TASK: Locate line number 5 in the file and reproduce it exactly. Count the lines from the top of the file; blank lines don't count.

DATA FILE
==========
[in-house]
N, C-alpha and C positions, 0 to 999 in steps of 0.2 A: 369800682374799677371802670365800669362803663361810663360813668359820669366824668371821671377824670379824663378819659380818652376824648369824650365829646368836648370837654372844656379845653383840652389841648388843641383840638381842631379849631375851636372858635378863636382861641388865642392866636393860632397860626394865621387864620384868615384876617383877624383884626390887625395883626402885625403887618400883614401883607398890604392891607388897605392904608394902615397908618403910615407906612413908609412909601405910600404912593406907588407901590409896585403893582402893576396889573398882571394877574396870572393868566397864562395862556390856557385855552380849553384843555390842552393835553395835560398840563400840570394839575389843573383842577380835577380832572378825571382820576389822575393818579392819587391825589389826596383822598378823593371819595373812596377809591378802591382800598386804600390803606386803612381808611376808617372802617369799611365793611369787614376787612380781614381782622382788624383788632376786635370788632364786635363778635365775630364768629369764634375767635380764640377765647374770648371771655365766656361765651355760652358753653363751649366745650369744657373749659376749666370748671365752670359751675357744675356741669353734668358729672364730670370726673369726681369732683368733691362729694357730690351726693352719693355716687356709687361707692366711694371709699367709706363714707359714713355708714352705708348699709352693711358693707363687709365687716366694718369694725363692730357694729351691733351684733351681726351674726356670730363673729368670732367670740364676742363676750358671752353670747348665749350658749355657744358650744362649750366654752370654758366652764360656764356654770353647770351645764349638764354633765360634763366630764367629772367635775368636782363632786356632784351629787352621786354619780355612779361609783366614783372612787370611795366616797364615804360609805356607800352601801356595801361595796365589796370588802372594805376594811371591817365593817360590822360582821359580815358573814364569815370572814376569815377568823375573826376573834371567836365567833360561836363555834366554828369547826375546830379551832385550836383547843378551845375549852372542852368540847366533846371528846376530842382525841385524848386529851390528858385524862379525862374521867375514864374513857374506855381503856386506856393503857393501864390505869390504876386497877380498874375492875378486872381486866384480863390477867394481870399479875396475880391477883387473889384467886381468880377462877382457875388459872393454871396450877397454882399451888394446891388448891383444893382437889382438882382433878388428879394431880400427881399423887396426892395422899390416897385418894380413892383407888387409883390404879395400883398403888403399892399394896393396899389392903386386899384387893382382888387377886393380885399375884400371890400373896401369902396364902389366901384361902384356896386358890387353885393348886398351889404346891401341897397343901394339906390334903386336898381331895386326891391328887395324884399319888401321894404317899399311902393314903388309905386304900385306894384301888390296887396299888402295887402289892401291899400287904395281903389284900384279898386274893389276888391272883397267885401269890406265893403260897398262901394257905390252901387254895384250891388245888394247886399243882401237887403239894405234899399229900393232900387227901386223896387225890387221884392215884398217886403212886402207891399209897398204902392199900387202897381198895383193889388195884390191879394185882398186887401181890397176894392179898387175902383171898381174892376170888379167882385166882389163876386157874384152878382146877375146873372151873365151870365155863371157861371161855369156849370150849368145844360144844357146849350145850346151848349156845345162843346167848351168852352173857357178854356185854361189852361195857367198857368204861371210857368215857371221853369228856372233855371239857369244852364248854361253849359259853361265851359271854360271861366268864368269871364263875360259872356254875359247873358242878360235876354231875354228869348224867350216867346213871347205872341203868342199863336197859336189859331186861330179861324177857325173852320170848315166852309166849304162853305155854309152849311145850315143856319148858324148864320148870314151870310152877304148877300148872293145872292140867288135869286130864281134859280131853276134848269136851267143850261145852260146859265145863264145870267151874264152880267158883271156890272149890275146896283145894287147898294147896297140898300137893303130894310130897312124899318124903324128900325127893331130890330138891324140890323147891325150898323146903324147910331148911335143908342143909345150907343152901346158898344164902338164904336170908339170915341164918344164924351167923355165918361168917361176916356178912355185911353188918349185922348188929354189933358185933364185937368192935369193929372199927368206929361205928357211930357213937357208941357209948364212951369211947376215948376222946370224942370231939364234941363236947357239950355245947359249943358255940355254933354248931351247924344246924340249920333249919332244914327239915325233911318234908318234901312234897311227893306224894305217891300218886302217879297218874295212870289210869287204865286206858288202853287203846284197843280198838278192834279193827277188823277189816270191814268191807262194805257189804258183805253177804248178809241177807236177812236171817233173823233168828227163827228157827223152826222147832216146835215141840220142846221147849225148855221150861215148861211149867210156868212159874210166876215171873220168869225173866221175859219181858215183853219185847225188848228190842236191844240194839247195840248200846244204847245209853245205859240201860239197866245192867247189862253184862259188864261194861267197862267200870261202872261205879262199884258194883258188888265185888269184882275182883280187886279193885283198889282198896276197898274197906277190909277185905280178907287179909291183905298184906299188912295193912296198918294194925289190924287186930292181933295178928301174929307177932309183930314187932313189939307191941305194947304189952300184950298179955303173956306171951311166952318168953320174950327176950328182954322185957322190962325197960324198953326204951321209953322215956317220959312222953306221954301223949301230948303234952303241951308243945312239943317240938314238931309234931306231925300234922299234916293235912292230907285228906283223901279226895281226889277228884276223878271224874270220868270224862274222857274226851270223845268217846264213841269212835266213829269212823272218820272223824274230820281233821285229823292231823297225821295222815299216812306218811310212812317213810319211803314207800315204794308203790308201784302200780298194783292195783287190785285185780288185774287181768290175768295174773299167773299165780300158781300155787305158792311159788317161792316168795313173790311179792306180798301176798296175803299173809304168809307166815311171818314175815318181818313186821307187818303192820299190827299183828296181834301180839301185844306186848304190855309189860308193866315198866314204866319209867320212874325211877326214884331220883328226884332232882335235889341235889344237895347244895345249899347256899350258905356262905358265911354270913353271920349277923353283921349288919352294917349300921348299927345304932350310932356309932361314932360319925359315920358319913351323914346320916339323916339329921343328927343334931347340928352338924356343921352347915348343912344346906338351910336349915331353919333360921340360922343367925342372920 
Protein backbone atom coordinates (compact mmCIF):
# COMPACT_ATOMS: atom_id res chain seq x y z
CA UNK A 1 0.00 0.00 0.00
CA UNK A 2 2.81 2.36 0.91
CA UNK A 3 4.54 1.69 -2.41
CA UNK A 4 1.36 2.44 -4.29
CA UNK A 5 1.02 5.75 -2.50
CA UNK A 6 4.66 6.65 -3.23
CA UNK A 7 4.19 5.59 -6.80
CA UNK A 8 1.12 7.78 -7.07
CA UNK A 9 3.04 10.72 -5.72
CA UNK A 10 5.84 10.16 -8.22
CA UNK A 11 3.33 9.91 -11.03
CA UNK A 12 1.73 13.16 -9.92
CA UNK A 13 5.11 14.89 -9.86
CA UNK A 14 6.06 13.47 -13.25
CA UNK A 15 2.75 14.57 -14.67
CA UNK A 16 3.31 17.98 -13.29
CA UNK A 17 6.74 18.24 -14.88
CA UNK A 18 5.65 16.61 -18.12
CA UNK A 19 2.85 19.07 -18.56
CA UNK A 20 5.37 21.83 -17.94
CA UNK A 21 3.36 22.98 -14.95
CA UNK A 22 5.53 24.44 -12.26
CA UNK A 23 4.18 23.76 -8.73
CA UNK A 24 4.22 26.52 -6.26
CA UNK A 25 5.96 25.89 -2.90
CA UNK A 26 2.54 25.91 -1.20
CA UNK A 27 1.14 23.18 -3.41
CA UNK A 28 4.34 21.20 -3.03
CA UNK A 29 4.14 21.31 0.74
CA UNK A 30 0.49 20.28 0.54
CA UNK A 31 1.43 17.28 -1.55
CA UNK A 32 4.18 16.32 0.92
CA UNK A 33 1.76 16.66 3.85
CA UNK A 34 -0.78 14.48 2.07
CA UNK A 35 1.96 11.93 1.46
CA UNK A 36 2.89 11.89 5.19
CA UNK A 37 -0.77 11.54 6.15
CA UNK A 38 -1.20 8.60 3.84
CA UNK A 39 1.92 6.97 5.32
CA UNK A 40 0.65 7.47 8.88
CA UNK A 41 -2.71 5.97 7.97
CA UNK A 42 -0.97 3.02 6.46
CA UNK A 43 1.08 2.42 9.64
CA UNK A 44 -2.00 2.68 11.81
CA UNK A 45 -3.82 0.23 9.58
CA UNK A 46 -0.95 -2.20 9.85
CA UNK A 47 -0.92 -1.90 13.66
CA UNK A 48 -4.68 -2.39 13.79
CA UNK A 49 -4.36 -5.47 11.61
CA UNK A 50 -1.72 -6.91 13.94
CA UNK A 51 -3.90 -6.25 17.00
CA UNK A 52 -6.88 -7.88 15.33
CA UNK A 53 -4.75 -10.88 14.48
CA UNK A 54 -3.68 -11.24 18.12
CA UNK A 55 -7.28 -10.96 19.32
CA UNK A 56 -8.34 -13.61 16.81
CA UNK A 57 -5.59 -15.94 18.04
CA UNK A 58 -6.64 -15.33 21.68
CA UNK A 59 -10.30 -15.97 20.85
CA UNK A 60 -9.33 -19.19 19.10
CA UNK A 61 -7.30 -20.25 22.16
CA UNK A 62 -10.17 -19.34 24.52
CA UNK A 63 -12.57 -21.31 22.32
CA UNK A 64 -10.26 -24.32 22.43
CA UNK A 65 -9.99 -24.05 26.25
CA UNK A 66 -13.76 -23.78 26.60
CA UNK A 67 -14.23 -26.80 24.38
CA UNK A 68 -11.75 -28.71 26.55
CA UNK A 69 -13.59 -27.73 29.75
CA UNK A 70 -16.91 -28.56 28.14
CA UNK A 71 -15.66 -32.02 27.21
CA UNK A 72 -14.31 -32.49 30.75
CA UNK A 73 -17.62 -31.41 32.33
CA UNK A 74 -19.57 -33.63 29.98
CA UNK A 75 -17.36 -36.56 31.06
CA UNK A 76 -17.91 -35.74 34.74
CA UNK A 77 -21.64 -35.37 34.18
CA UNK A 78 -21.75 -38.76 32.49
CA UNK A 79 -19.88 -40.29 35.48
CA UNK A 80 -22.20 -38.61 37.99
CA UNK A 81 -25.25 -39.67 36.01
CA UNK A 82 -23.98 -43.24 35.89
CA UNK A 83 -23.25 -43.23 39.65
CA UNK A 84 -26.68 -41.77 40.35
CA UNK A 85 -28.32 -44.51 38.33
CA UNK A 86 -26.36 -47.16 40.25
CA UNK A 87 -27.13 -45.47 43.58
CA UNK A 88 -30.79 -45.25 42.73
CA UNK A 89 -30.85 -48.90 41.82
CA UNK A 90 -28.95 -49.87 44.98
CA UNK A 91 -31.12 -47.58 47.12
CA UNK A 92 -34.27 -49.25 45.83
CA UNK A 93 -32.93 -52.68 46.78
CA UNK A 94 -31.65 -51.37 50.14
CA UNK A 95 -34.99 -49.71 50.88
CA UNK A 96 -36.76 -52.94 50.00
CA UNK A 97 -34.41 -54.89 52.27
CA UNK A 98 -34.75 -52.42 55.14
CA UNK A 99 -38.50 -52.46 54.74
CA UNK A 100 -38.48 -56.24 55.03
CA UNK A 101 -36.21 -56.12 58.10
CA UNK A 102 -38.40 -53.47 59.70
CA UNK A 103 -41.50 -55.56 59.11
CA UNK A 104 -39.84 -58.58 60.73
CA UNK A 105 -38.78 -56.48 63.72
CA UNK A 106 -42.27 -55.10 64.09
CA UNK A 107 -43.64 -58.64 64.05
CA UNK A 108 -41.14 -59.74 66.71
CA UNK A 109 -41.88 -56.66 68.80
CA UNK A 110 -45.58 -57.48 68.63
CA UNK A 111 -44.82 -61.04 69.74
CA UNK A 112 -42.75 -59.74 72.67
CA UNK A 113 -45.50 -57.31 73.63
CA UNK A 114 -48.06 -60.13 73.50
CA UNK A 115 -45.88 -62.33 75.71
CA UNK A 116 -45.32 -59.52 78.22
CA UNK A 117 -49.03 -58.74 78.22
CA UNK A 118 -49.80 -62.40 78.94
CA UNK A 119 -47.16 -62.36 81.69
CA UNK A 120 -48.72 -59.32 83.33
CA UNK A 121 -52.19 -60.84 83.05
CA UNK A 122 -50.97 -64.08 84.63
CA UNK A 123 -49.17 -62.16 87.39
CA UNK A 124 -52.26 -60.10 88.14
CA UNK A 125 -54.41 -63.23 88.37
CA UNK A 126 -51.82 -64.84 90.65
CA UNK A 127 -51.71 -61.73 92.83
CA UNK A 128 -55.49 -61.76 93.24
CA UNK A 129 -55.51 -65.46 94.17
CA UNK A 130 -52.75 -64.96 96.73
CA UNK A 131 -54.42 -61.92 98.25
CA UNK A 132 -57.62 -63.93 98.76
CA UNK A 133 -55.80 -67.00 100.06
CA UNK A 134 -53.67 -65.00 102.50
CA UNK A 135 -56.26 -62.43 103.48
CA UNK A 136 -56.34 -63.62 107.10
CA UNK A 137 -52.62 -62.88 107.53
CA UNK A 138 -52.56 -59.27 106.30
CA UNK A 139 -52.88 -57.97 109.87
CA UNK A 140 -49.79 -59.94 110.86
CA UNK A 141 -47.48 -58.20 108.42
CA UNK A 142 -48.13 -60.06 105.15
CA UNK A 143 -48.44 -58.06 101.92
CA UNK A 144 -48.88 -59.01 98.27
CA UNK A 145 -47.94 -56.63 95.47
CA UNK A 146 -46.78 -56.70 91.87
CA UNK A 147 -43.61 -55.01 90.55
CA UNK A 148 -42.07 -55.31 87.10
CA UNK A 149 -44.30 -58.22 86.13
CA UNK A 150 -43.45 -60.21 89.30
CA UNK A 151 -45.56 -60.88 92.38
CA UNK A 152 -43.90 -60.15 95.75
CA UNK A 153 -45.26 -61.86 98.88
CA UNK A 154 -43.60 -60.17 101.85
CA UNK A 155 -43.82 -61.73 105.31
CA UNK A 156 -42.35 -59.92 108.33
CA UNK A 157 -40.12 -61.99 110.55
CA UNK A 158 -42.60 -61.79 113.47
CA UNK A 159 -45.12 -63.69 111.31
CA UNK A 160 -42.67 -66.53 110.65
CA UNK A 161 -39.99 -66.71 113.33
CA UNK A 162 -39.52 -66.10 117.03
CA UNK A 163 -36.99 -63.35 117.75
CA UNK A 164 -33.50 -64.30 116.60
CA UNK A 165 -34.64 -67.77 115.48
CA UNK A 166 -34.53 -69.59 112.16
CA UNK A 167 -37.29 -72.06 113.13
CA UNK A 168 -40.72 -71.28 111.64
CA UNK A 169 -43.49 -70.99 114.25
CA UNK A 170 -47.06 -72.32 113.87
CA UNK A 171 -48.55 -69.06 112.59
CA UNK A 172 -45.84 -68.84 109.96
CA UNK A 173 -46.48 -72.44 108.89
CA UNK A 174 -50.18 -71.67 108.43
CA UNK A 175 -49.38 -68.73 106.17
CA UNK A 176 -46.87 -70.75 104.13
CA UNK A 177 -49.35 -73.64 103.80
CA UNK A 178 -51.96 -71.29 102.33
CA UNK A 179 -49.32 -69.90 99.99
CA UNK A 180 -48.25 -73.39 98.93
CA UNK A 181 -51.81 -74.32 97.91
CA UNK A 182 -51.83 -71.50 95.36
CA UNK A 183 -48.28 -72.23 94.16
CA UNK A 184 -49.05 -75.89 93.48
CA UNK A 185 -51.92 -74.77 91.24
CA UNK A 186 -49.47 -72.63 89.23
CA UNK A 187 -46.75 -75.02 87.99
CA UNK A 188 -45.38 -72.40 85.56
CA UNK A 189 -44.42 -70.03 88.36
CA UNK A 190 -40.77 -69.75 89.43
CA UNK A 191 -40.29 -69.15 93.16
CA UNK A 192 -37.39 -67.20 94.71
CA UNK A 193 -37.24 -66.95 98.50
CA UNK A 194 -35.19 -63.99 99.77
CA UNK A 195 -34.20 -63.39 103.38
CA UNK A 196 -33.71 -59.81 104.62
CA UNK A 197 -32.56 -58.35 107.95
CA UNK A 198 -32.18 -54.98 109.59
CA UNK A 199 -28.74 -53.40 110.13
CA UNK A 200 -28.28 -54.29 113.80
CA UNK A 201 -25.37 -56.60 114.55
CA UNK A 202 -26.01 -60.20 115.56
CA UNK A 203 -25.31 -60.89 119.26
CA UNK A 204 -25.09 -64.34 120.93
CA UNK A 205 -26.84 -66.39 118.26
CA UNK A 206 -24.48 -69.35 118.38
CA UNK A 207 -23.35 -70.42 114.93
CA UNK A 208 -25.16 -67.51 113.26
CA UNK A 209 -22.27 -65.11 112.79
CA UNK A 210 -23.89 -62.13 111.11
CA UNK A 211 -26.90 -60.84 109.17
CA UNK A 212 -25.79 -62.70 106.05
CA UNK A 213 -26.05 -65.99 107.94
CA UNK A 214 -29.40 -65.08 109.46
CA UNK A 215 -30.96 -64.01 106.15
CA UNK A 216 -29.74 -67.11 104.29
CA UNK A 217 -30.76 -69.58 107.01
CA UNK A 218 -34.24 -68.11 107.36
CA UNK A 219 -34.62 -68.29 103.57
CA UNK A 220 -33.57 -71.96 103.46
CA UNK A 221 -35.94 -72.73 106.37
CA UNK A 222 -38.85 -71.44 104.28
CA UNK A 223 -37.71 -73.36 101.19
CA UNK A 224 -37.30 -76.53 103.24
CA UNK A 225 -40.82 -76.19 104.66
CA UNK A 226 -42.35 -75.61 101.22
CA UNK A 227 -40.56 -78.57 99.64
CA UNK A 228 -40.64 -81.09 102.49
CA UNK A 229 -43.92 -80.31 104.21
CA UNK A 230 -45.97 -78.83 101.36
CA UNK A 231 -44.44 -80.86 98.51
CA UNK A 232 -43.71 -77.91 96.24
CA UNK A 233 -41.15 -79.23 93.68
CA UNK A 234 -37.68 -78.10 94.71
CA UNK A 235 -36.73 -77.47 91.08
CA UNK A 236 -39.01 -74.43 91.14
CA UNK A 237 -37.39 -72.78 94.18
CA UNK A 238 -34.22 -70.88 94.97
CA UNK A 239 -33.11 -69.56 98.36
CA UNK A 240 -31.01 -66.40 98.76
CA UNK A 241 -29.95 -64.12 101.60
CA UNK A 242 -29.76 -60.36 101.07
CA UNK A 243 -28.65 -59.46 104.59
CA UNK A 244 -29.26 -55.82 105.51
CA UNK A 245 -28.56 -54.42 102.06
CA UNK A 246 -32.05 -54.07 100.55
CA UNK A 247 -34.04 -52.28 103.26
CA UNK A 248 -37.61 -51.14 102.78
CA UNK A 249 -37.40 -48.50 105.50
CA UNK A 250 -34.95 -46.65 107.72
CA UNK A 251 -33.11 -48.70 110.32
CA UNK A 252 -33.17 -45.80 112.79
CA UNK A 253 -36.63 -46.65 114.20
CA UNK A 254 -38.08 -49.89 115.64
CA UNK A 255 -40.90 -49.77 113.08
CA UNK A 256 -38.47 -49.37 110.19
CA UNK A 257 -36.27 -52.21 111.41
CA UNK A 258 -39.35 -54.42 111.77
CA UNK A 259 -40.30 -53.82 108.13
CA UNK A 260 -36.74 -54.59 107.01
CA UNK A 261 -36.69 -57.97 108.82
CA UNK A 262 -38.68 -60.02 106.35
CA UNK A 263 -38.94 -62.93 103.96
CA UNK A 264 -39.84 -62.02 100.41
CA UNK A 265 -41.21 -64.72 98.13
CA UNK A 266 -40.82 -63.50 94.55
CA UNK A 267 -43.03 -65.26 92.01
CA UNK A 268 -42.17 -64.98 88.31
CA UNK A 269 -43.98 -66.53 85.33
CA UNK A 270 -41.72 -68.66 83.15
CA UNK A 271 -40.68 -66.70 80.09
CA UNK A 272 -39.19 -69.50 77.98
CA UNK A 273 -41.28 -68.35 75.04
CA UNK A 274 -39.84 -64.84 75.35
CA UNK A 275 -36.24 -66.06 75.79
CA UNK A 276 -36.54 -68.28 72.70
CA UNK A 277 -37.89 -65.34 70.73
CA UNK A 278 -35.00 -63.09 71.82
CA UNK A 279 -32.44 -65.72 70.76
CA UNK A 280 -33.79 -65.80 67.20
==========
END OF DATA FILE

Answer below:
CA UNK A 1 0.00 0.00 0.00